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Furlough has provided millions of Britons with the financial help they have needed due to the impact of lockdown in the UK. Furlough, or the Coronavirus Job Retention Scheme as it is formally known, was announced by the government in March in efforts to rescue the UK’s workforce. As businesses were forced to close, millions may have been left unemployed and forced to turn to the benefits system to gain the support they need.
However, the government vowed it would provide months of financial aid to Britain’s employees.
The scheme offered employees 80 percent of their salary up to £2,500, alongside National Insurance and pension contributions to assist employers and employees alike.
There were, however, certain rules dictated under the scheme that all are required to adhere to.
This includes people not being permitted to work for the company that furloughed them in the initial stages, and pay being set at the normal rate for any time worked.
Failure to adhere to these rules has commonly been referred to as furlough fraud, and reports of such instances have been rising as the weeks continue.
Indeed, HMRC has been sent 7,791 reports of potential furlough fraud according to recent data.
This is a marked increase from the figure of 6,749 reported as of July 22.
Whistleblowing charity, Protect, has reported a number of instances where companies appear to be deliberately flouting the rules.
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In one instance, a company had furloughed an employee without their knowledge, and the individual only discovered the issue when they received 80 percent of their pay at the end of the month.
Another report said workers had been asked to return to the company as a volunteer while on furlough – something which is also against the law.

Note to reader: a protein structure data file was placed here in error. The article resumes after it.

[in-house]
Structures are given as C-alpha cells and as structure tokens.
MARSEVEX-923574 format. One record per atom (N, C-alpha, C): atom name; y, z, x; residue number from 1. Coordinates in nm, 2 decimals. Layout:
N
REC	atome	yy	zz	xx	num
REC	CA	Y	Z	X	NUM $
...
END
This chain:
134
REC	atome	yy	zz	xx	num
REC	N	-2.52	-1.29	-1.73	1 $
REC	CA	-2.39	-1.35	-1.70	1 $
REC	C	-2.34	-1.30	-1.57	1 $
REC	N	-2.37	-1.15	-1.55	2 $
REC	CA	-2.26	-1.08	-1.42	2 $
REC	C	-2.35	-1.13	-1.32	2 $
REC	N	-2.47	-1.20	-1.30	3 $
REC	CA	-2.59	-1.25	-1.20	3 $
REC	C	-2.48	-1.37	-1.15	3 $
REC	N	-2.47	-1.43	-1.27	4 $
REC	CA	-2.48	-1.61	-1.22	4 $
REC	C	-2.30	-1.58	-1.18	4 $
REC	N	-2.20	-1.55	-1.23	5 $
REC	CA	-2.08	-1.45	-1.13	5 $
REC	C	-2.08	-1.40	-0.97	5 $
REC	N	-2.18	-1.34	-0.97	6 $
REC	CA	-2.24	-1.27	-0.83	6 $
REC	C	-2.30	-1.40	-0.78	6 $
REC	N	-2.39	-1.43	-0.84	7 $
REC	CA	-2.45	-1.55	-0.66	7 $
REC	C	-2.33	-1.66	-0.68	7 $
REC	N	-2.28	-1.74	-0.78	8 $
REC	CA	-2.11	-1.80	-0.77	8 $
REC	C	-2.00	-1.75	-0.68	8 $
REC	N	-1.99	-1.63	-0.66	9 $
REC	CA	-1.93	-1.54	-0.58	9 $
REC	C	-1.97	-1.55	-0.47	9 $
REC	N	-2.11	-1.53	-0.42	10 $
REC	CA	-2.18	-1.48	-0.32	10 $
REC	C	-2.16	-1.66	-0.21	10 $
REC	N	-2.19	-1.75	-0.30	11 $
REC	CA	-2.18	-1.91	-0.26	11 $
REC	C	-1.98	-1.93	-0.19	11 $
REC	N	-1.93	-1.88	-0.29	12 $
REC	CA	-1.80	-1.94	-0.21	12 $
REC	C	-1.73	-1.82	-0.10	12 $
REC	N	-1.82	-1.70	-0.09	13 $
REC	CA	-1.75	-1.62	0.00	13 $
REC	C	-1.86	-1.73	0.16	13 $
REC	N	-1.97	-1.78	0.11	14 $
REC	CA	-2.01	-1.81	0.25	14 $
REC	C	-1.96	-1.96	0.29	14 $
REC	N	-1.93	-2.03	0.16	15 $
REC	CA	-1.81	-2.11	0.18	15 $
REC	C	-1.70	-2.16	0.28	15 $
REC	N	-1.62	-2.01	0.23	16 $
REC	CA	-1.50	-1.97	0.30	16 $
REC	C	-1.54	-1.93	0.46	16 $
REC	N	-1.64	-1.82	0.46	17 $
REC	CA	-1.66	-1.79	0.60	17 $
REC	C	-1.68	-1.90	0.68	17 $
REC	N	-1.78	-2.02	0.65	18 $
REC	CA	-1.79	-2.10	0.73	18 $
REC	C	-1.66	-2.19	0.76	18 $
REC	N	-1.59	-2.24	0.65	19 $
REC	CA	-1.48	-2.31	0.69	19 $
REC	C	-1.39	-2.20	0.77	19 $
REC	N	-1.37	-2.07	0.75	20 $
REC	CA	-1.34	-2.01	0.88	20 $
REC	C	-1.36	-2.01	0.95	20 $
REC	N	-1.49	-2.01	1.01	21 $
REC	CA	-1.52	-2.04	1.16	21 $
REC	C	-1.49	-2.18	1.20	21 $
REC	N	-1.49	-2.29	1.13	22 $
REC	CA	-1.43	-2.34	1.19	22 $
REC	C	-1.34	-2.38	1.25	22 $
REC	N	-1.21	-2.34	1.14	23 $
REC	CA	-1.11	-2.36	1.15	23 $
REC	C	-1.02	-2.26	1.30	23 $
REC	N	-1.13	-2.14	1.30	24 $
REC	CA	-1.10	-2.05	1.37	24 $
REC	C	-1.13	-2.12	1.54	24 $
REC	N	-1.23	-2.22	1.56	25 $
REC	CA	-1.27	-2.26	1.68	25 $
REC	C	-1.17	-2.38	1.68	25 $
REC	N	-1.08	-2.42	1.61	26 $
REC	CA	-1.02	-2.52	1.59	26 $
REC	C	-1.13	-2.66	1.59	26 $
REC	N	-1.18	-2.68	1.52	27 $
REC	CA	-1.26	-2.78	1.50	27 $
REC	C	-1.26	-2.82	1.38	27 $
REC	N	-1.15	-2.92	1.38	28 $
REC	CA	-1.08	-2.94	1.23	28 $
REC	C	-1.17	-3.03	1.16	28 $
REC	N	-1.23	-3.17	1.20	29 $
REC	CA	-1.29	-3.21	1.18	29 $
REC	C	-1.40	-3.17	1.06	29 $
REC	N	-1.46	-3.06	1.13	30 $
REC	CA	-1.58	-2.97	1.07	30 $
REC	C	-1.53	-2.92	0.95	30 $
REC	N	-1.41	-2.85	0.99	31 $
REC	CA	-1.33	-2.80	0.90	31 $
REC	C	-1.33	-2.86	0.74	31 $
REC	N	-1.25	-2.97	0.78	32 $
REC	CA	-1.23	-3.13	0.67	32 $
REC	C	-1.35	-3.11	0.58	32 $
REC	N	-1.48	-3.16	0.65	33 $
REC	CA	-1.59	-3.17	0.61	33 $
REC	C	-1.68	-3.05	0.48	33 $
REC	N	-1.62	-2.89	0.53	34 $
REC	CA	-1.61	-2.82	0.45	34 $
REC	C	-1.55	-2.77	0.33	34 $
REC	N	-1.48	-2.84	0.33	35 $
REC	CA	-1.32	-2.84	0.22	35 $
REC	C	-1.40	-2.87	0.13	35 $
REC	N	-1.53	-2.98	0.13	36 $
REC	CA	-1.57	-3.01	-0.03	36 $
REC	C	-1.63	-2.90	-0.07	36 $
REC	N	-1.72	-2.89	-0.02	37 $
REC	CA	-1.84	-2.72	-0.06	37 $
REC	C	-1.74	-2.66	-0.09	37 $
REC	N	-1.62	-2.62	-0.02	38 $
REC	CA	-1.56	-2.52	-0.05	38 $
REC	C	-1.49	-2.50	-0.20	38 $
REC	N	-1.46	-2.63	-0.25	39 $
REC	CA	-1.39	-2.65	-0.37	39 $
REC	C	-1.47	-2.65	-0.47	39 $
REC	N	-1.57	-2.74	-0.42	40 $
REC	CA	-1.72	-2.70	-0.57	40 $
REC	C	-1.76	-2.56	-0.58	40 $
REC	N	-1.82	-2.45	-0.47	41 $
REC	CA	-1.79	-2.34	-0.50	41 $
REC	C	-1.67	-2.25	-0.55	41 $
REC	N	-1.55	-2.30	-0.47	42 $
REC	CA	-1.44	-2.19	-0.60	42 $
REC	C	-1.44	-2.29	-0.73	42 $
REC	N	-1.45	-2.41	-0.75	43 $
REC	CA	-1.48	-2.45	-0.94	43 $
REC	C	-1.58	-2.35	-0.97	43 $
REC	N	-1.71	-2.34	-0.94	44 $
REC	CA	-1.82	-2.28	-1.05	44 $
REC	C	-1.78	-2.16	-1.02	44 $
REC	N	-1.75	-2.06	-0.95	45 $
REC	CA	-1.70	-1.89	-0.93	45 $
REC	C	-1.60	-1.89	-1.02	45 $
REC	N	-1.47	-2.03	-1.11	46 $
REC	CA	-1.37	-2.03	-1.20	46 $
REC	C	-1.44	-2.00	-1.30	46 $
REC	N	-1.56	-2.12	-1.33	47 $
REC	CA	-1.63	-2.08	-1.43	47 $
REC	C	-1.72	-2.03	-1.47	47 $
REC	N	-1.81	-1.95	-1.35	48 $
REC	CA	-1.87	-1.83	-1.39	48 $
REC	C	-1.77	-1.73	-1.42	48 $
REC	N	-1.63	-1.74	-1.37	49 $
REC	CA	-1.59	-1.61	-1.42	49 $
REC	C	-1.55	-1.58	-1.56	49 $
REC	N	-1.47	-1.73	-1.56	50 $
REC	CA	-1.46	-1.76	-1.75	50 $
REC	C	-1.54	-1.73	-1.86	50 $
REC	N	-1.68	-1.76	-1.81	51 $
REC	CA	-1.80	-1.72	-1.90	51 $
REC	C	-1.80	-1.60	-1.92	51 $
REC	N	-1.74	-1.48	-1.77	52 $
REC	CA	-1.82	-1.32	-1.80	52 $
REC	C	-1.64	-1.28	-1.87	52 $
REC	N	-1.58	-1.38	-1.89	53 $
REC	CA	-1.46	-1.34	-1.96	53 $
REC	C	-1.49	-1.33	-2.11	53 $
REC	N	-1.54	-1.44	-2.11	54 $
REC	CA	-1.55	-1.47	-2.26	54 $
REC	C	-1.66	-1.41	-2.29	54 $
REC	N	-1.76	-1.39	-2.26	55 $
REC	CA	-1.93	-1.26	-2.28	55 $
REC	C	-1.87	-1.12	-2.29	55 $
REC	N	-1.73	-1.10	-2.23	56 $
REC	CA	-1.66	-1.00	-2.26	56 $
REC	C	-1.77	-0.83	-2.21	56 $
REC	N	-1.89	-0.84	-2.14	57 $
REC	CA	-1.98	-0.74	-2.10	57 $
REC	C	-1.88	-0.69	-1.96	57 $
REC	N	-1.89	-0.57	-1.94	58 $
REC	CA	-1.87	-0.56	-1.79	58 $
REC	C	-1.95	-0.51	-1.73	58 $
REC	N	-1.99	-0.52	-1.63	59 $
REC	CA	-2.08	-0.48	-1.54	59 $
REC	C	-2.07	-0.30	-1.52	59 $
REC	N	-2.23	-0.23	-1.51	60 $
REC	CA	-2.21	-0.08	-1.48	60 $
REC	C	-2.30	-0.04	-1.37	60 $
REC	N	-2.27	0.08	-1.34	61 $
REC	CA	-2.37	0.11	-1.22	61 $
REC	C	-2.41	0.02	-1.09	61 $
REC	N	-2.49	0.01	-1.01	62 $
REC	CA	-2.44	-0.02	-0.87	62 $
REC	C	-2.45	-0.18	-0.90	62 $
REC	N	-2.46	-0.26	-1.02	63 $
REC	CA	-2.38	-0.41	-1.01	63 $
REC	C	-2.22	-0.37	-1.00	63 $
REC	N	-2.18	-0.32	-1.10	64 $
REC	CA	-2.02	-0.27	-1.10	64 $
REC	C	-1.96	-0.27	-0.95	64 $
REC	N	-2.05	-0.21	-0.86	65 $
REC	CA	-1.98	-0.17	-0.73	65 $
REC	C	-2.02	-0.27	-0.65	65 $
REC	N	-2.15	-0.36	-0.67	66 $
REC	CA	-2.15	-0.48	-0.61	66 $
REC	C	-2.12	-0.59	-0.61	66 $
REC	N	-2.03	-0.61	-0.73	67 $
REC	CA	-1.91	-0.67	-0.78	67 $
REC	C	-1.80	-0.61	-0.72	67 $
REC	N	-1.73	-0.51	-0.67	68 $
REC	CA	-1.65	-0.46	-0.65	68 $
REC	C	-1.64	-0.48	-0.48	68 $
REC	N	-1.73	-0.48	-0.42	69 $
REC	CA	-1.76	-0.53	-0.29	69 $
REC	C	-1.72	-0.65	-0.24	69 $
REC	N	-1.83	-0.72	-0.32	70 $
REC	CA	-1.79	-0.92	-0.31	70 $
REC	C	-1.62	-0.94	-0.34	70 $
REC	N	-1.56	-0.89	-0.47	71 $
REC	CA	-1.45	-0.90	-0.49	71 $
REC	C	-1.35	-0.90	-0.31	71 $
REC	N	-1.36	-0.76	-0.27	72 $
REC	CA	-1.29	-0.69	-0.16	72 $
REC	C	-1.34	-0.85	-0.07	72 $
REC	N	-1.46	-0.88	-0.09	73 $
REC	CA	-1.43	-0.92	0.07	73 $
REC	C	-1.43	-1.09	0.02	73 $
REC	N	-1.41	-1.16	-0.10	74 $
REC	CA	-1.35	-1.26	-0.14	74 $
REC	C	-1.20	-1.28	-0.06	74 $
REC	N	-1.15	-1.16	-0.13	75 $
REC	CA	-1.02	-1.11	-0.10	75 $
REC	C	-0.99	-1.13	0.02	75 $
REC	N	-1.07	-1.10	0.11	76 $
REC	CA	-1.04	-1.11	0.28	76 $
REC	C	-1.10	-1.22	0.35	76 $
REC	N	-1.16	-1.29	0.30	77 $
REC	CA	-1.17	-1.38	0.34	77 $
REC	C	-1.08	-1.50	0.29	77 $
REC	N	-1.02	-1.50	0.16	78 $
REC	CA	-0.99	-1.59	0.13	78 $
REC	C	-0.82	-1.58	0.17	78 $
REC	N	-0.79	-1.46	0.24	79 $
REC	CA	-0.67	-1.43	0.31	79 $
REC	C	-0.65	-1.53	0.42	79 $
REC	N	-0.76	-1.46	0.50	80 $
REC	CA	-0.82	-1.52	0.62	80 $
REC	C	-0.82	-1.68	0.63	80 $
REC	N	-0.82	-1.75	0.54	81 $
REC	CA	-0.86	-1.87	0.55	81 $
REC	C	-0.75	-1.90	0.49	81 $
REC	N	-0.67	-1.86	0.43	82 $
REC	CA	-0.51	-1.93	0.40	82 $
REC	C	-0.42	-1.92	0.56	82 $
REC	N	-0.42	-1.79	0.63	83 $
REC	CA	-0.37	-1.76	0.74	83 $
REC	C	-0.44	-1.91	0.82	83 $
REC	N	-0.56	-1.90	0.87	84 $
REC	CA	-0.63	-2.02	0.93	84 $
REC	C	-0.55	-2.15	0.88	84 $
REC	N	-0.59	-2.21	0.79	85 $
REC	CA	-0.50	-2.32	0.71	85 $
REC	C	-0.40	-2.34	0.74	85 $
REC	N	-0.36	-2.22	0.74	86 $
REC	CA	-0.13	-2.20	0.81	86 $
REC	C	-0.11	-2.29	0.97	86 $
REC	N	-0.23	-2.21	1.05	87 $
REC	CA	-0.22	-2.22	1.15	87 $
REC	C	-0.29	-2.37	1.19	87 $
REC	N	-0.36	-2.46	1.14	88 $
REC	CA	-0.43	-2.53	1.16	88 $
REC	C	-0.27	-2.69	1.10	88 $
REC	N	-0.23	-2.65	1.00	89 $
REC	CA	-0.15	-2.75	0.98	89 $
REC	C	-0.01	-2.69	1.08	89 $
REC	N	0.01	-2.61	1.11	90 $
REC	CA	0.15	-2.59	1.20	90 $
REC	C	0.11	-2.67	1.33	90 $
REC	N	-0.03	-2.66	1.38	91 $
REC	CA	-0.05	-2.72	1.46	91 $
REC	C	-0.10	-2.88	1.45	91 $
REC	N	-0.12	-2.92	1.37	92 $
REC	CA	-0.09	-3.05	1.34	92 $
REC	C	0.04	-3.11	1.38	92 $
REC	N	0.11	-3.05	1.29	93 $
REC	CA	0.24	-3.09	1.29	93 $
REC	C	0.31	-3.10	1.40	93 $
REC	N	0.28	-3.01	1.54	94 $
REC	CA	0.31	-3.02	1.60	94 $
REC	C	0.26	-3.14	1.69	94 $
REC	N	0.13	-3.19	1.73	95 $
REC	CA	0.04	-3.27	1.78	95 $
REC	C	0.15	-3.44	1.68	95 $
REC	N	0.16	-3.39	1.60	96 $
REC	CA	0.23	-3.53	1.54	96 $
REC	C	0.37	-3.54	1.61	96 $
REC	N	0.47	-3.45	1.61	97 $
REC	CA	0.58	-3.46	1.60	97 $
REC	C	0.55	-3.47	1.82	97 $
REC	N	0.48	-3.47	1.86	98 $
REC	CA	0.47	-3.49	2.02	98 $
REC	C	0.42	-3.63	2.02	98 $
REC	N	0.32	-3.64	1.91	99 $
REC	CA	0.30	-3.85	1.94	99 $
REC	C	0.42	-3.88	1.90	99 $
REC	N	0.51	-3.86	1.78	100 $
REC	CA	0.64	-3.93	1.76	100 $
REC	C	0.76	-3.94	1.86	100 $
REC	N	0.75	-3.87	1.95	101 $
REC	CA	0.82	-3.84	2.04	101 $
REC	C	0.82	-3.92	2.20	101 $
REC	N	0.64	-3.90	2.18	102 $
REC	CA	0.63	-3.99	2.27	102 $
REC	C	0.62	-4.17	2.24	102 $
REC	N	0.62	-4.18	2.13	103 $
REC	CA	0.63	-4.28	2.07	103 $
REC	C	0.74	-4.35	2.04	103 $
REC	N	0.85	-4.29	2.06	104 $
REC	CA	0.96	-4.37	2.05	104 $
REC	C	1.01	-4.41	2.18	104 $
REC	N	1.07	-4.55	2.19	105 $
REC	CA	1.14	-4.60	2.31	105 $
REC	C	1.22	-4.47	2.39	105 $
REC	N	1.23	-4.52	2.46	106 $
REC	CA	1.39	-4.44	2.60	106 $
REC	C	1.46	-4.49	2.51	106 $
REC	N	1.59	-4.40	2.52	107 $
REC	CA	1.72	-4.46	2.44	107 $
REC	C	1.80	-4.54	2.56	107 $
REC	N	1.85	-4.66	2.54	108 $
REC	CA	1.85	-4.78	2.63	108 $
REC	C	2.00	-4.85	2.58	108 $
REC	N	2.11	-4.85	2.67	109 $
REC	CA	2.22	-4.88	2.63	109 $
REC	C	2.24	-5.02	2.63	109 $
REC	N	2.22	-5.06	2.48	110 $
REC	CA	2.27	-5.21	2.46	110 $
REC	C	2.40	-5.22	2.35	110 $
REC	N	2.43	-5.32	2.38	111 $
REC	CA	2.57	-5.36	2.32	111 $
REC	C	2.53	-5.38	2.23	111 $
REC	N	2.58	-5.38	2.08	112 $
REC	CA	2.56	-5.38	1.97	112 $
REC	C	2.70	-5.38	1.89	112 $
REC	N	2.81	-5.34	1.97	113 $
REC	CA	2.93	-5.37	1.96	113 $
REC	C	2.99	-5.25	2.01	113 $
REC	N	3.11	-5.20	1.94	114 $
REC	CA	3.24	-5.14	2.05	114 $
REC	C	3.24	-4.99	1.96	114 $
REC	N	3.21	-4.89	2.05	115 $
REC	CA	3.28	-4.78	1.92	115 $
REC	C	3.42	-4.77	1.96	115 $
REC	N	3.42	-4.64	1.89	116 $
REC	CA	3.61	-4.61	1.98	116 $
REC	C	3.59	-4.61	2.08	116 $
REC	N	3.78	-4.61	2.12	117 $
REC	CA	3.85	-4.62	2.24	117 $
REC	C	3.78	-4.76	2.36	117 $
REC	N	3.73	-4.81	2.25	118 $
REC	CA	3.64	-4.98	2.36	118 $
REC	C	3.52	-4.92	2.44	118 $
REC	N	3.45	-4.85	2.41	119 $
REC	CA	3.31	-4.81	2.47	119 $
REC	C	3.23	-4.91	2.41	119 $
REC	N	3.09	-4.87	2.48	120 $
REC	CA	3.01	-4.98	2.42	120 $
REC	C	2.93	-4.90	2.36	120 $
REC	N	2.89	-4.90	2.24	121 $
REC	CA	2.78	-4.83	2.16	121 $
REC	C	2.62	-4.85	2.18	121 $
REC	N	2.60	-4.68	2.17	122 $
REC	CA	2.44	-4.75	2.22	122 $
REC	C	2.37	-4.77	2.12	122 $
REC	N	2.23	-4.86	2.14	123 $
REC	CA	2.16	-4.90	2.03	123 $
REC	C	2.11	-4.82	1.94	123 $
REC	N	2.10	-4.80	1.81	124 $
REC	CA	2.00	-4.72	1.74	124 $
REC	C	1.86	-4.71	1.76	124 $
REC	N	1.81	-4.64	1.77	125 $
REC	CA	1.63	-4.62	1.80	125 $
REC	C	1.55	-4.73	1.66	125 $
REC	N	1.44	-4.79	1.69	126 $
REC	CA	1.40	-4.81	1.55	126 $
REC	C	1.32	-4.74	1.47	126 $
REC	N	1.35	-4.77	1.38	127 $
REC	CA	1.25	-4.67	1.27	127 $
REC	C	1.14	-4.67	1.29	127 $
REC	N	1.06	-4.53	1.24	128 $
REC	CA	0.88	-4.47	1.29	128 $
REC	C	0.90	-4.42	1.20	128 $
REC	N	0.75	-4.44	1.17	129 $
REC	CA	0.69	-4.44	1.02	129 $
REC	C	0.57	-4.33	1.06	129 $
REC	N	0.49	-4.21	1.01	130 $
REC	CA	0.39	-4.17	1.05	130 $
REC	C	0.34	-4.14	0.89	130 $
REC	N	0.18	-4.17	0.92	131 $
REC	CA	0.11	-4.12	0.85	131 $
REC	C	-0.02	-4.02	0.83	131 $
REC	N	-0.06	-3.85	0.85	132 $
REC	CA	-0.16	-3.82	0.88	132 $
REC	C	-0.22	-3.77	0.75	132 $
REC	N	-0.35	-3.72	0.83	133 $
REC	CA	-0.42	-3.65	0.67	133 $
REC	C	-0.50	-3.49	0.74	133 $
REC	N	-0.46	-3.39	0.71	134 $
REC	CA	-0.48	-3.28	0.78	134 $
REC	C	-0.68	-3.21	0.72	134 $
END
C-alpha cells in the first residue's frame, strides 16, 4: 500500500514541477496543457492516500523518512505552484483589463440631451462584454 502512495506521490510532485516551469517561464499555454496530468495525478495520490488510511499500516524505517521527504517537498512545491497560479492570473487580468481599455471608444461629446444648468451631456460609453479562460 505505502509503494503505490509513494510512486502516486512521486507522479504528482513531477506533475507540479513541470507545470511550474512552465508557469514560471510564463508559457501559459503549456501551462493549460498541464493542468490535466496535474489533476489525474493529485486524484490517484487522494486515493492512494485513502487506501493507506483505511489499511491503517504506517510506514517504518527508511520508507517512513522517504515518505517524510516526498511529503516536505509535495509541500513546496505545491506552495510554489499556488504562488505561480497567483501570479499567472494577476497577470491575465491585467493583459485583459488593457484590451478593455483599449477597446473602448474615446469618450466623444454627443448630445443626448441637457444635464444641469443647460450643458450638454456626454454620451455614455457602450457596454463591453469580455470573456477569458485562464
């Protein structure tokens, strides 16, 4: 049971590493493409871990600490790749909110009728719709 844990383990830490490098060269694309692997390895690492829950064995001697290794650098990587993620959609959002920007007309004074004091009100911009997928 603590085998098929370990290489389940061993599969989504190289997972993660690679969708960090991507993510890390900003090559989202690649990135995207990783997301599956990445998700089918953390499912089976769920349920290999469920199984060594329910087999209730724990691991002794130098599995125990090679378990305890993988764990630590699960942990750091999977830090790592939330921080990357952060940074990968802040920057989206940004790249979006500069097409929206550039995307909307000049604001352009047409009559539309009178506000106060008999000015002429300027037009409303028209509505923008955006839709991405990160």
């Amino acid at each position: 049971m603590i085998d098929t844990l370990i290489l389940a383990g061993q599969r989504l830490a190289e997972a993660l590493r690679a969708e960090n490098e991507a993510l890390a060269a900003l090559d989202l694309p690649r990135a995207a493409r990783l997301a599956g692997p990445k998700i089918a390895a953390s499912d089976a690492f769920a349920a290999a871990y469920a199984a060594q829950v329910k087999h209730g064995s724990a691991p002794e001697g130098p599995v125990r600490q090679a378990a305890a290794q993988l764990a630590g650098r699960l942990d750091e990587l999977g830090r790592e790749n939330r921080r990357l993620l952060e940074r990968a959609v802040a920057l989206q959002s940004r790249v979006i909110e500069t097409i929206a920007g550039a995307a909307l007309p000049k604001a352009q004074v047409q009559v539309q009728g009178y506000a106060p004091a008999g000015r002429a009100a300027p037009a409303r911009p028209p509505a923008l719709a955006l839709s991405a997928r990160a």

HMRC has said it will be cracking down where it has found companies have broken the law.
There could even be criminal charges on the cards for those who deliberately evade paying attention to the rules.
Britons who believe their company may be complicit in such actions have been urged to first address the issue internally.
However, if they do believe their concerns have not been met, the complaint can be escalated to HMRC’s furlough fraud hotline, online.
Speaking to Express.co.uk at the start of August, an HMRC spokesperson said: “We’d ask anyone concerned their employer might be abusing the scheme to please contact us.
“It could be that you’re not being paid what you’re entitled to, they might be asking you to work while you’re on furlough, or they may have claimed for times when you were working.
“Reports can be submitted to us entirely anonymously and everything we receive is assessed and a decision made on the most appropriate course of action.
“We’re not trying to catch people out – if it turns out to be a genuine mistake then we’ll help put it right, and if it’s more serious then we’ll step in.
“These reports are just one way that HMRC identifies fraud. Claims are checked and payments may be withheld or need to be repaid if the claim is based on dishonest or inaccurate information.
“We won’t hesitate to take criminal action against the most serious cases.”
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